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Damping Properties of Polymer Lattice Materials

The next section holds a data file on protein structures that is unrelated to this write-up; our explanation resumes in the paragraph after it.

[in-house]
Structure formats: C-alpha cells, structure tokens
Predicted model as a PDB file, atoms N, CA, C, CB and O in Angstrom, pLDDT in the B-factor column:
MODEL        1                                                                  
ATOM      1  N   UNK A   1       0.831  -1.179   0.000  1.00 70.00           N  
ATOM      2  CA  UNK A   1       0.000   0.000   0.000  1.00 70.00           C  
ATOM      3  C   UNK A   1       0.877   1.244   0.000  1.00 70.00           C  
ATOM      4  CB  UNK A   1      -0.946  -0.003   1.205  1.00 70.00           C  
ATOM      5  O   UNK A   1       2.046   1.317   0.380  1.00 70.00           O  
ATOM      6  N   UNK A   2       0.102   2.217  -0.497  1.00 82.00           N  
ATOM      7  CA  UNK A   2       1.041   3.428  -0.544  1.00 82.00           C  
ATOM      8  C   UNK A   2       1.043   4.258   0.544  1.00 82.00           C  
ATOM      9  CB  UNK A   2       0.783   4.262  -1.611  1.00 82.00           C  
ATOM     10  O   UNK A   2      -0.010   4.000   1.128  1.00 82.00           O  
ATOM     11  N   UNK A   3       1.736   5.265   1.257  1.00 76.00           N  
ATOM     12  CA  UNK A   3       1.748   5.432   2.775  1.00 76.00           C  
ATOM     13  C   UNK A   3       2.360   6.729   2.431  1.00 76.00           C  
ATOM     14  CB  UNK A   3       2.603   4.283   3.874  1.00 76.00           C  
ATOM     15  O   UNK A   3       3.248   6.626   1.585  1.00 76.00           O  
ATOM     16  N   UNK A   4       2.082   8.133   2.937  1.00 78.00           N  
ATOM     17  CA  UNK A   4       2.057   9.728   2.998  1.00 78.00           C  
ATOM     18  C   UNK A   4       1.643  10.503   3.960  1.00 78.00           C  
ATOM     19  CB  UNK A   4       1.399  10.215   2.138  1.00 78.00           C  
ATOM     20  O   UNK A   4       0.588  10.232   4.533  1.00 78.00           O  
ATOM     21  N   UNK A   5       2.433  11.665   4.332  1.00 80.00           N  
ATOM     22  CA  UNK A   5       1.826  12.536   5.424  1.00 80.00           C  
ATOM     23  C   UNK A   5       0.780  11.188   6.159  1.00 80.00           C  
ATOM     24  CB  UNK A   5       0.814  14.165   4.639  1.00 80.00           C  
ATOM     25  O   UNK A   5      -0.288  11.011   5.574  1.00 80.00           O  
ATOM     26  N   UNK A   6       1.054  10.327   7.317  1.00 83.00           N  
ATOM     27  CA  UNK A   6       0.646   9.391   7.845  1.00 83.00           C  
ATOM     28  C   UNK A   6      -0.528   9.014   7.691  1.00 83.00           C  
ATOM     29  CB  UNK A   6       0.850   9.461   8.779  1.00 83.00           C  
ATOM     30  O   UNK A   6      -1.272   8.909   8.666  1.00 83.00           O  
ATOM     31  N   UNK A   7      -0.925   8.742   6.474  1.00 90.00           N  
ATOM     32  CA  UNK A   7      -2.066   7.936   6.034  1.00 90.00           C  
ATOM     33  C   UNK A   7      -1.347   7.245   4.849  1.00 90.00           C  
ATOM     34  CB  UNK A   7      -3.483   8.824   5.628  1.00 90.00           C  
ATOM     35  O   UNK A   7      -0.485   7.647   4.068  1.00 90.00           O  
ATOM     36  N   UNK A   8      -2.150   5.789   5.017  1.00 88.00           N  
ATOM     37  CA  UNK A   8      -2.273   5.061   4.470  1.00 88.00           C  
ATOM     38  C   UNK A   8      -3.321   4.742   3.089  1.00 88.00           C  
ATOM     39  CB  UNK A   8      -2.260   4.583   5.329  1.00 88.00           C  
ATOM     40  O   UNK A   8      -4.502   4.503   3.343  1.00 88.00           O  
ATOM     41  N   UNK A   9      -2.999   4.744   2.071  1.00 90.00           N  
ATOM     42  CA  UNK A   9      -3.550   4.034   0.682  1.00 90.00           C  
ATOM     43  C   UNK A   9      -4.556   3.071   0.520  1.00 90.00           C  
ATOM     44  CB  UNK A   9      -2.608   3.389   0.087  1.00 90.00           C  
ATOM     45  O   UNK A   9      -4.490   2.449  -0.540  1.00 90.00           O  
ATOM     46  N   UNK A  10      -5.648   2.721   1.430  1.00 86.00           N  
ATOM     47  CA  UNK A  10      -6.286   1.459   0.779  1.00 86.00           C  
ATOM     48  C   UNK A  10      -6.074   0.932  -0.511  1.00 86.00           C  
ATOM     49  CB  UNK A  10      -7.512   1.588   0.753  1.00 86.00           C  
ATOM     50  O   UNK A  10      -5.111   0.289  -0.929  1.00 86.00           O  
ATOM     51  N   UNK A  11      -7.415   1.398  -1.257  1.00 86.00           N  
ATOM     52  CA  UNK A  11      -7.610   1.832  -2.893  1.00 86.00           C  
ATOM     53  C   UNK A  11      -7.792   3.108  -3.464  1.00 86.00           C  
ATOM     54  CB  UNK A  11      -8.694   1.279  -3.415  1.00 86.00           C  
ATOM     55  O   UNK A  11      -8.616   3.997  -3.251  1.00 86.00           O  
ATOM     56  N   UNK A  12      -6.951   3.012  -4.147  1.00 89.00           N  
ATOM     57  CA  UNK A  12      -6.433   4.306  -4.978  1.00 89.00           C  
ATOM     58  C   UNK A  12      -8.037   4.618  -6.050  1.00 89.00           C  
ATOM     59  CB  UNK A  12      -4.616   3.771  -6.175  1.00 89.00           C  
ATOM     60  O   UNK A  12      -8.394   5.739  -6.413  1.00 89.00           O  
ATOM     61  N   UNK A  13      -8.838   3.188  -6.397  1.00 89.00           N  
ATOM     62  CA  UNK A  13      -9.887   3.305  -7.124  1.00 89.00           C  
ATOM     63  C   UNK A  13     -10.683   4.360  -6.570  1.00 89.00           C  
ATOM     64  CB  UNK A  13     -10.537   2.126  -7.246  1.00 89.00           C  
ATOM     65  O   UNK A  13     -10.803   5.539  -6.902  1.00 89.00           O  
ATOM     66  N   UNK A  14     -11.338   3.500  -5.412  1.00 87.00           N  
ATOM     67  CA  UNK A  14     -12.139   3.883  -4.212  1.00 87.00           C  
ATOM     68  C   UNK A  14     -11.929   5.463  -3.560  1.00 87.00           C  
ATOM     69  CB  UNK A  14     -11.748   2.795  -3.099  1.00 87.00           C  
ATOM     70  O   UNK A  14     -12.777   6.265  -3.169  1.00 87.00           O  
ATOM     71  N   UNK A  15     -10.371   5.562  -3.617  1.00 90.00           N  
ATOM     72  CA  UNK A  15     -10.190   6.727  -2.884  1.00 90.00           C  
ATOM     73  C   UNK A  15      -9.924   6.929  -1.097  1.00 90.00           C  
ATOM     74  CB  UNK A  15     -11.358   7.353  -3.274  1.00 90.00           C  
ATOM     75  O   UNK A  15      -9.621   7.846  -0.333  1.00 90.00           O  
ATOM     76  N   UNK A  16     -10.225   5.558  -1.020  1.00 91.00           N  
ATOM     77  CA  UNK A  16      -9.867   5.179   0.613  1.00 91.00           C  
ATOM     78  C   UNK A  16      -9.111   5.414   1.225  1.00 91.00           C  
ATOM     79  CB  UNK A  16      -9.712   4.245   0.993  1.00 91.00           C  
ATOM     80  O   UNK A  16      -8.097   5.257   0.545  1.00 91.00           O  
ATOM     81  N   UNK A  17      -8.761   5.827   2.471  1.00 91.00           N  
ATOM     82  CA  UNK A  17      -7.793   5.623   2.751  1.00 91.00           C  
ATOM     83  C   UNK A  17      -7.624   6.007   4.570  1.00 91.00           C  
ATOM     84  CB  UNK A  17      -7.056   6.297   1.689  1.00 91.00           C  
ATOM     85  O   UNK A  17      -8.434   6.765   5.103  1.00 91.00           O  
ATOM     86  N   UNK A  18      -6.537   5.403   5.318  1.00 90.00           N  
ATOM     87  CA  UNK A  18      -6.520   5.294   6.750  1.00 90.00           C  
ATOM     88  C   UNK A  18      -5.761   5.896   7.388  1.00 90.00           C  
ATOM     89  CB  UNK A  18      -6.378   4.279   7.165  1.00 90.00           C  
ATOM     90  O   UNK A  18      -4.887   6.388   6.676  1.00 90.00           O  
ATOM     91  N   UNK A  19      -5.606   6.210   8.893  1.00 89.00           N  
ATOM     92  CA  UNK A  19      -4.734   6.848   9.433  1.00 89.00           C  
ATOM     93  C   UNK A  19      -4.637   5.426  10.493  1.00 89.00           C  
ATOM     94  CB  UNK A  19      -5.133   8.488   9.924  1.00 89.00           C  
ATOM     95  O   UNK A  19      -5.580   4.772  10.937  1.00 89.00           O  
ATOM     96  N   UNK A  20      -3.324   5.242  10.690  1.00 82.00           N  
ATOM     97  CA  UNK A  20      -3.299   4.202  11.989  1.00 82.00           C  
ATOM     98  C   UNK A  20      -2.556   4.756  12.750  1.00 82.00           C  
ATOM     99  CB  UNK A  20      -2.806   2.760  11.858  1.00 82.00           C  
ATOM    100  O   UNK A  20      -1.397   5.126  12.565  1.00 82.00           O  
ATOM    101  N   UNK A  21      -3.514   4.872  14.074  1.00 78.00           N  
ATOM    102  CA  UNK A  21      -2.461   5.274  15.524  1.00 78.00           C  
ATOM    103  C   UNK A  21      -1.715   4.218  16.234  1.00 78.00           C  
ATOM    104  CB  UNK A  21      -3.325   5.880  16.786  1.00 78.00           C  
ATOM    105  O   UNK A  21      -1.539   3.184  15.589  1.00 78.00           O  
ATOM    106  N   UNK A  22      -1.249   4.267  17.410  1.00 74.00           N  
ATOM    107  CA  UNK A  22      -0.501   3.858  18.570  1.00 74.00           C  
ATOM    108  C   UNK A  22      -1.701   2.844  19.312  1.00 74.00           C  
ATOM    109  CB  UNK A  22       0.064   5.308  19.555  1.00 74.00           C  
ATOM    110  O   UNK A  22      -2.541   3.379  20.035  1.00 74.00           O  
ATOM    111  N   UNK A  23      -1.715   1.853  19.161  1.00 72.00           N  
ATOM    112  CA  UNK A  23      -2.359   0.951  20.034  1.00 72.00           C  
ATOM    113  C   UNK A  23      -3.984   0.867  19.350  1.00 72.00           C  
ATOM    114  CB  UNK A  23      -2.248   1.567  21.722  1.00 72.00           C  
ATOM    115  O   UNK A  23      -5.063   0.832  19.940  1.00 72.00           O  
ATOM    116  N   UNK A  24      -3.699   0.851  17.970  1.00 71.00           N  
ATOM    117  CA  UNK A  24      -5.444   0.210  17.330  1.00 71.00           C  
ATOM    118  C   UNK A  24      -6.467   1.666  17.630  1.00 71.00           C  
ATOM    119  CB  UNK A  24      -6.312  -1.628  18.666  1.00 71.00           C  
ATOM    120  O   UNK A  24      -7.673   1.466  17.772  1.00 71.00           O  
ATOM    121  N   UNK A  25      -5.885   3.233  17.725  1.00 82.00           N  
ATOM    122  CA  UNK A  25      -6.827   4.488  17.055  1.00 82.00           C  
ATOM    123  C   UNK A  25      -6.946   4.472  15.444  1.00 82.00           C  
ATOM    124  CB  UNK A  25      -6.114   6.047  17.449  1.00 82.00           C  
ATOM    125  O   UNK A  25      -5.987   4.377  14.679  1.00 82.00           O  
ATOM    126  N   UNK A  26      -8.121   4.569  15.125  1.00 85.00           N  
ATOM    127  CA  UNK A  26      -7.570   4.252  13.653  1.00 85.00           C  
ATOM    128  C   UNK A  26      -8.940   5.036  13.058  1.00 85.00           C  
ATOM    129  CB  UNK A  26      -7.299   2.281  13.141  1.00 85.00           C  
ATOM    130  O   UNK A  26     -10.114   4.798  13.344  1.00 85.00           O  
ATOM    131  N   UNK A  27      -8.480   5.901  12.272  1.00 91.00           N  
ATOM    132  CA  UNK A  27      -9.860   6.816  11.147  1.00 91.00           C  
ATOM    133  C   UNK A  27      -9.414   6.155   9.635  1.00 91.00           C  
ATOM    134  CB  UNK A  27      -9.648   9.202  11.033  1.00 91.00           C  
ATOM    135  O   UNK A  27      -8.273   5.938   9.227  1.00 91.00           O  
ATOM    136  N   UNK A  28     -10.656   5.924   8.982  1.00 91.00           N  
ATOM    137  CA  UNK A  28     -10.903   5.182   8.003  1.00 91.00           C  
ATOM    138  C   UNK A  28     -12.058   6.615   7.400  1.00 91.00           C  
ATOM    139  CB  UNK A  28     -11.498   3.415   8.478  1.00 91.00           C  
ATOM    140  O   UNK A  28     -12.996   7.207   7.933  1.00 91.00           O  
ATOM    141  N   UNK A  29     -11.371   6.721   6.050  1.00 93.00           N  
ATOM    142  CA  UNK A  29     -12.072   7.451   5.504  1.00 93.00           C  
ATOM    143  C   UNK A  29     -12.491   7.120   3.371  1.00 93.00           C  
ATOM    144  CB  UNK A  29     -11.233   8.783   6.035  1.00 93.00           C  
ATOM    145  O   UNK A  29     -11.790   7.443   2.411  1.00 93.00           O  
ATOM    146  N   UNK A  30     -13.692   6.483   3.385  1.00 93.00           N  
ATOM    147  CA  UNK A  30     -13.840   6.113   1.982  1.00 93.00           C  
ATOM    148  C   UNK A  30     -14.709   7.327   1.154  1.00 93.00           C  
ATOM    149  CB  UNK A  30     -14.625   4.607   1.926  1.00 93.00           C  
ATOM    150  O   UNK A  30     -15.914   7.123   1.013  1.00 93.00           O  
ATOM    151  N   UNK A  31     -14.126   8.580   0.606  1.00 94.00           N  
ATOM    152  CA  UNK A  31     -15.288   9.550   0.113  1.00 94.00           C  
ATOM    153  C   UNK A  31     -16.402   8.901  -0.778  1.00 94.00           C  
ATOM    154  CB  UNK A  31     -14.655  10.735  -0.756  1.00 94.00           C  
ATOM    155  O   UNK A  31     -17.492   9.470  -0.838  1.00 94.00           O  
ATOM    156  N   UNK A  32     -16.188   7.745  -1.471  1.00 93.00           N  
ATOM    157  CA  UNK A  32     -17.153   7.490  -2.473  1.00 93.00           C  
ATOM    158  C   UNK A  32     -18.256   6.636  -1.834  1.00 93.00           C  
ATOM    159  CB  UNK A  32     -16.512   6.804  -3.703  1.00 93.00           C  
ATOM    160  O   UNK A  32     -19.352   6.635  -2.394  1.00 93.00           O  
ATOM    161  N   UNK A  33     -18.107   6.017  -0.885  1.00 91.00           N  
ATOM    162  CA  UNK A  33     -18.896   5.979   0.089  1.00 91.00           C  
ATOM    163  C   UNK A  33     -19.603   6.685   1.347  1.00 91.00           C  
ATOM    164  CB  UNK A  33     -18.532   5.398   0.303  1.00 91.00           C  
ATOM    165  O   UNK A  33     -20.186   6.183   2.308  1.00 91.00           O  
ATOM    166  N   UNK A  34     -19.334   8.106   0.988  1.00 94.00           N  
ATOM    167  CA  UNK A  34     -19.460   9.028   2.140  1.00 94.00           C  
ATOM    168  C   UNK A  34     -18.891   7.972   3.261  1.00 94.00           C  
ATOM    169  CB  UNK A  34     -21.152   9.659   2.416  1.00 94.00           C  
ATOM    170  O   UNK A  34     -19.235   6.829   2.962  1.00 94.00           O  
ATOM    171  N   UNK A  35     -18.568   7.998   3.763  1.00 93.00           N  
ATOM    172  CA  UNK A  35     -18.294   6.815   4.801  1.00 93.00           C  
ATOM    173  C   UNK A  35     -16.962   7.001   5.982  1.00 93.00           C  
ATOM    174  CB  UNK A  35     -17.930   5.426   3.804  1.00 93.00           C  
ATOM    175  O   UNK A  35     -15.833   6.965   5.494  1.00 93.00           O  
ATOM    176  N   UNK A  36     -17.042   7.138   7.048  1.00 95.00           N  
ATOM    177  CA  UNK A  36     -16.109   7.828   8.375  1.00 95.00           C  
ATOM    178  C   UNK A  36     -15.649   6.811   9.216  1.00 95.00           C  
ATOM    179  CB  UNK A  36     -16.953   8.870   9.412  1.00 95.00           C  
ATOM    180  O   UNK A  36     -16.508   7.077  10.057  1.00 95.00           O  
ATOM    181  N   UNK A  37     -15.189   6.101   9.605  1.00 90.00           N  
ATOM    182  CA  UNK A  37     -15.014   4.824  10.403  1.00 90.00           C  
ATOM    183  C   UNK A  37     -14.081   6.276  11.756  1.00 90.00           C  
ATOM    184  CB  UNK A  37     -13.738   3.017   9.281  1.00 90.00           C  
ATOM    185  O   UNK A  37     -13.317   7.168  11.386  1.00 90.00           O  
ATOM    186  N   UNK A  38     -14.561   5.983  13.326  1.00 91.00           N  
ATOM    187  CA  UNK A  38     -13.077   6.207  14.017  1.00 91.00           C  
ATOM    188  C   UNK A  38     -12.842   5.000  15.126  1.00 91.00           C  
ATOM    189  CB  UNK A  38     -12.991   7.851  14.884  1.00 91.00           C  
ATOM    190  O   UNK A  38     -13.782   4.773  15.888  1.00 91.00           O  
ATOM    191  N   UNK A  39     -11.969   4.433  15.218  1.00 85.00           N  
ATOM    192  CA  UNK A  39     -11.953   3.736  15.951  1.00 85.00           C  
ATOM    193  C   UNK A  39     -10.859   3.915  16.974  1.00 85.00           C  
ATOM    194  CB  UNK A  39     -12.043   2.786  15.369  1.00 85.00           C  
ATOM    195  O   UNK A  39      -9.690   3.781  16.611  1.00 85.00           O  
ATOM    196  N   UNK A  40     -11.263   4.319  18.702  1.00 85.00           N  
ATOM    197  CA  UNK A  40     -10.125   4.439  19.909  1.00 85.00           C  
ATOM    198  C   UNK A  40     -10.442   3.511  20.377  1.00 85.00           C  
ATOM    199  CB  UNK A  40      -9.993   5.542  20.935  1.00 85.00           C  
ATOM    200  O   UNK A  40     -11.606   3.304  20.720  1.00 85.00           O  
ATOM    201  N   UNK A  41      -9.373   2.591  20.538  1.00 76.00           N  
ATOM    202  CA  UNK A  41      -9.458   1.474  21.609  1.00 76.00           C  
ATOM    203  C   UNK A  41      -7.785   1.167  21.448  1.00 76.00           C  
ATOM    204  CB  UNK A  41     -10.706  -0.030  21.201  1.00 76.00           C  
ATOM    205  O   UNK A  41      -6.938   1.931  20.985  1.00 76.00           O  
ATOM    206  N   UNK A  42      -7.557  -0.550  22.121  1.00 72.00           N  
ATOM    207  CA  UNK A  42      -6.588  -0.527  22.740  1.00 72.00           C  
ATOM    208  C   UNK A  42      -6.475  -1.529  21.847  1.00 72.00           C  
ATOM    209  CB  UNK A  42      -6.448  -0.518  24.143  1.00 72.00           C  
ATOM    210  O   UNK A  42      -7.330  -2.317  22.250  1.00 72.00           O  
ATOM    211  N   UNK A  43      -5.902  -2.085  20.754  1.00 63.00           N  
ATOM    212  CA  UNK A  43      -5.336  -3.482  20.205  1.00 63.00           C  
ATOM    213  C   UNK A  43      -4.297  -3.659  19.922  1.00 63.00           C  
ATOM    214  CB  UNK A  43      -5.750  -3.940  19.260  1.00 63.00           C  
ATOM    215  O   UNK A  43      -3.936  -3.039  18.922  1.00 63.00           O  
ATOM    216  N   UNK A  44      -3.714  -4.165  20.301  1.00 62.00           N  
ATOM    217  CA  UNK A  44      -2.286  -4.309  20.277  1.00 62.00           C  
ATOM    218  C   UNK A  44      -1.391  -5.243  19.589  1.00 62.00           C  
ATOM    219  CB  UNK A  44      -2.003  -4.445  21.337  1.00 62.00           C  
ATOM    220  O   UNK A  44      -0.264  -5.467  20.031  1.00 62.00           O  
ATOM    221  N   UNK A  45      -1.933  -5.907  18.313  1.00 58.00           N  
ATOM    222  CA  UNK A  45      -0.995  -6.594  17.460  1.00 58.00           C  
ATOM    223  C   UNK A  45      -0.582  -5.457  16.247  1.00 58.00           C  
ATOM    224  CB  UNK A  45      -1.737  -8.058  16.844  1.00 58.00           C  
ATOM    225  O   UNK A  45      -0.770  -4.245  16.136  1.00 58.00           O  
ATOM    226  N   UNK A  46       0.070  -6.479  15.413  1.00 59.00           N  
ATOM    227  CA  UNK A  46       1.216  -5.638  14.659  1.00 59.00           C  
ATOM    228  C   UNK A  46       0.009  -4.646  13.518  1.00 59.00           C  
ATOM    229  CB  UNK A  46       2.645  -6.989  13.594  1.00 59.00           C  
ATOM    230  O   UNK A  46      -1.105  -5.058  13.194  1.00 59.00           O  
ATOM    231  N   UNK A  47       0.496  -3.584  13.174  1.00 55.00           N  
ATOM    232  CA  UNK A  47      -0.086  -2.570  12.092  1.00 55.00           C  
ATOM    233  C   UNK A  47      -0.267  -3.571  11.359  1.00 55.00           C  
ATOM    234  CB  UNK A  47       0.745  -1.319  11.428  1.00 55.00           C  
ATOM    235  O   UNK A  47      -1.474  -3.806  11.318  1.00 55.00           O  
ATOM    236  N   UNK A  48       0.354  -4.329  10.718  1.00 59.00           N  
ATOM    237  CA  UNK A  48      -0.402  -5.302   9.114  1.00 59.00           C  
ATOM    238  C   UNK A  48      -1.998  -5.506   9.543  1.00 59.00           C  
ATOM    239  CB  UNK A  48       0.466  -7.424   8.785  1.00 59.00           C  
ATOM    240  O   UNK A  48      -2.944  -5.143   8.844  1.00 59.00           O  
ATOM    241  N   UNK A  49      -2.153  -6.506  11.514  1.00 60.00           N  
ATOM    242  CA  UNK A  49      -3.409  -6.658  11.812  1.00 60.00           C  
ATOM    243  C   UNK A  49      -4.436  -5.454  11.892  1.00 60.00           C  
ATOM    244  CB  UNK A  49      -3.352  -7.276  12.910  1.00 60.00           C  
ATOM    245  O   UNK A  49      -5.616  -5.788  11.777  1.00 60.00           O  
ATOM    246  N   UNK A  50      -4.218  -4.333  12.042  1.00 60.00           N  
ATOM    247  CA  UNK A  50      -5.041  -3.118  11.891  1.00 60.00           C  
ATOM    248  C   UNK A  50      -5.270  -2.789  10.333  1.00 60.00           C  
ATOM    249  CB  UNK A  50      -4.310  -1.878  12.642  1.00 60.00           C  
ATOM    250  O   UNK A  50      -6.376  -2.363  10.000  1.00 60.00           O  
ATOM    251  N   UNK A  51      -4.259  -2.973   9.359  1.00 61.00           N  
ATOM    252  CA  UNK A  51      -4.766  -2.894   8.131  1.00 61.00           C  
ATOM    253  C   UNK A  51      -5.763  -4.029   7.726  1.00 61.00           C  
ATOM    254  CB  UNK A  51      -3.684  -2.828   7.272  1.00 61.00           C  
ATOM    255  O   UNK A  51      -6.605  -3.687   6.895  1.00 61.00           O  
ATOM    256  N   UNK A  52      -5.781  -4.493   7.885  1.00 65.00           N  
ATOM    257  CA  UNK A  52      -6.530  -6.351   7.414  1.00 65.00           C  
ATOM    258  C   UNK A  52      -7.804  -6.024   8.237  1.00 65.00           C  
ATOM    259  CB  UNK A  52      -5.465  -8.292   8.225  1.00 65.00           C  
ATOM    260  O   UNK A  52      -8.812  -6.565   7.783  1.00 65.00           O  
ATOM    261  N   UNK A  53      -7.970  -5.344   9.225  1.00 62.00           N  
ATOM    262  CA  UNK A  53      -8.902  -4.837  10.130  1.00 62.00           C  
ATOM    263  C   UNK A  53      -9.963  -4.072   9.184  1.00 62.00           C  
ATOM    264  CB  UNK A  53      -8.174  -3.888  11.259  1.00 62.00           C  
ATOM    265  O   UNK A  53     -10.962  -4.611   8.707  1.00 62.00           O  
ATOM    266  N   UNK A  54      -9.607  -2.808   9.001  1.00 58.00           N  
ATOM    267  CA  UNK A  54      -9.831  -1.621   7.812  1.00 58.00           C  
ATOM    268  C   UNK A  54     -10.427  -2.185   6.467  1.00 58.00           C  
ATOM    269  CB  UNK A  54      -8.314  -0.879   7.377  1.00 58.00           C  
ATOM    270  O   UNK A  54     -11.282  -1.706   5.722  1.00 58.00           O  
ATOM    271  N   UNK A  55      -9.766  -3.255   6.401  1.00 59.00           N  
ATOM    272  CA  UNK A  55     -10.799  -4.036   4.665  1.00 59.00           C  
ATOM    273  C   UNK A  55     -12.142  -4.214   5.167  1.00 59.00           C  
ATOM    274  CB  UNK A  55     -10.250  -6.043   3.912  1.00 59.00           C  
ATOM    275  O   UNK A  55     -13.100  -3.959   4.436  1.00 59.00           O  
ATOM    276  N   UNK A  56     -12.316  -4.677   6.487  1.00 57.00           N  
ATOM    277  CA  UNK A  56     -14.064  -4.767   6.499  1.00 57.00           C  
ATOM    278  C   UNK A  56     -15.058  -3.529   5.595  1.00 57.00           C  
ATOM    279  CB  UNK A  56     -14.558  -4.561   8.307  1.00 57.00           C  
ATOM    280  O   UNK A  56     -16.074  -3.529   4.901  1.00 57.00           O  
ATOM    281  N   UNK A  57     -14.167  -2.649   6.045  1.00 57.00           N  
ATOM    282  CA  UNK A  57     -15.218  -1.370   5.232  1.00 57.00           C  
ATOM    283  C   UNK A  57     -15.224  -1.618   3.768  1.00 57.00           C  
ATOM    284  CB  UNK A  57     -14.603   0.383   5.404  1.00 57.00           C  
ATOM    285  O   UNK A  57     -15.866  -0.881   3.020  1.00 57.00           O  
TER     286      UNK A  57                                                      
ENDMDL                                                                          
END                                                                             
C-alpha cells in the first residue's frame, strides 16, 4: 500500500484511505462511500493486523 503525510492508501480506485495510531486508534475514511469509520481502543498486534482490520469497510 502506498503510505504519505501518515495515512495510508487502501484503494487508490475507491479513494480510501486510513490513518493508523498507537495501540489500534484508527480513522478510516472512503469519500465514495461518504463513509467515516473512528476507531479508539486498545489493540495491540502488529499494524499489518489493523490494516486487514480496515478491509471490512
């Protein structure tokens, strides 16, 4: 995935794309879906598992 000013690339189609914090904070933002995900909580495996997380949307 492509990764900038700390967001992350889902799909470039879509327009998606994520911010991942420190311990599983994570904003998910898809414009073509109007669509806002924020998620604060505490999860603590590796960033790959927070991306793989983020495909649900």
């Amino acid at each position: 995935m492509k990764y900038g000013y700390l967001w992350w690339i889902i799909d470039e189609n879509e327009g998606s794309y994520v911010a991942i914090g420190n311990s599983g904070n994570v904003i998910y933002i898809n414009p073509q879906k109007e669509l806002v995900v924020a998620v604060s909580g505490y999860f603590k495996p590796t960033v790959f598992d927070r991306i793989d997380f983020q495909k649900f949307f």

Microlattices, or microtrusses, are periodic open-cell structures formed by a network of interconnecting struts (Figure 1). With deliberate material arrangement – used to affect efficient manipulation of the load paths – these engineered architectures can significantly enhance the bulk material properties per unit weight. Cellular materials can also possess multifunctionality with potential to provide a suitable combination of specific strength and stiffness, vibration suppression, and acoustic absorption that could benefit a number of commercial undersea applications; for example, pressure vessels and fairings fabricated from sandwich structures with microlattice cores can potentially exploit energy absorption capabilities of these cellular solids to reduce the vehicle noise signature. The present work seeks to characterize the viscoelastic properties of several cellular architectures to better understand the frequency-dependent damping of these lattice materials. A dynamic mechanical analyzer (DMA) is used to collect experimental data for comparison with predicted behavior derived from finite element analysis (FEA). The recovery and capacity for energy absorption of each cell topology are assessed, and the details of the analytical techniques and experimental program are provided.


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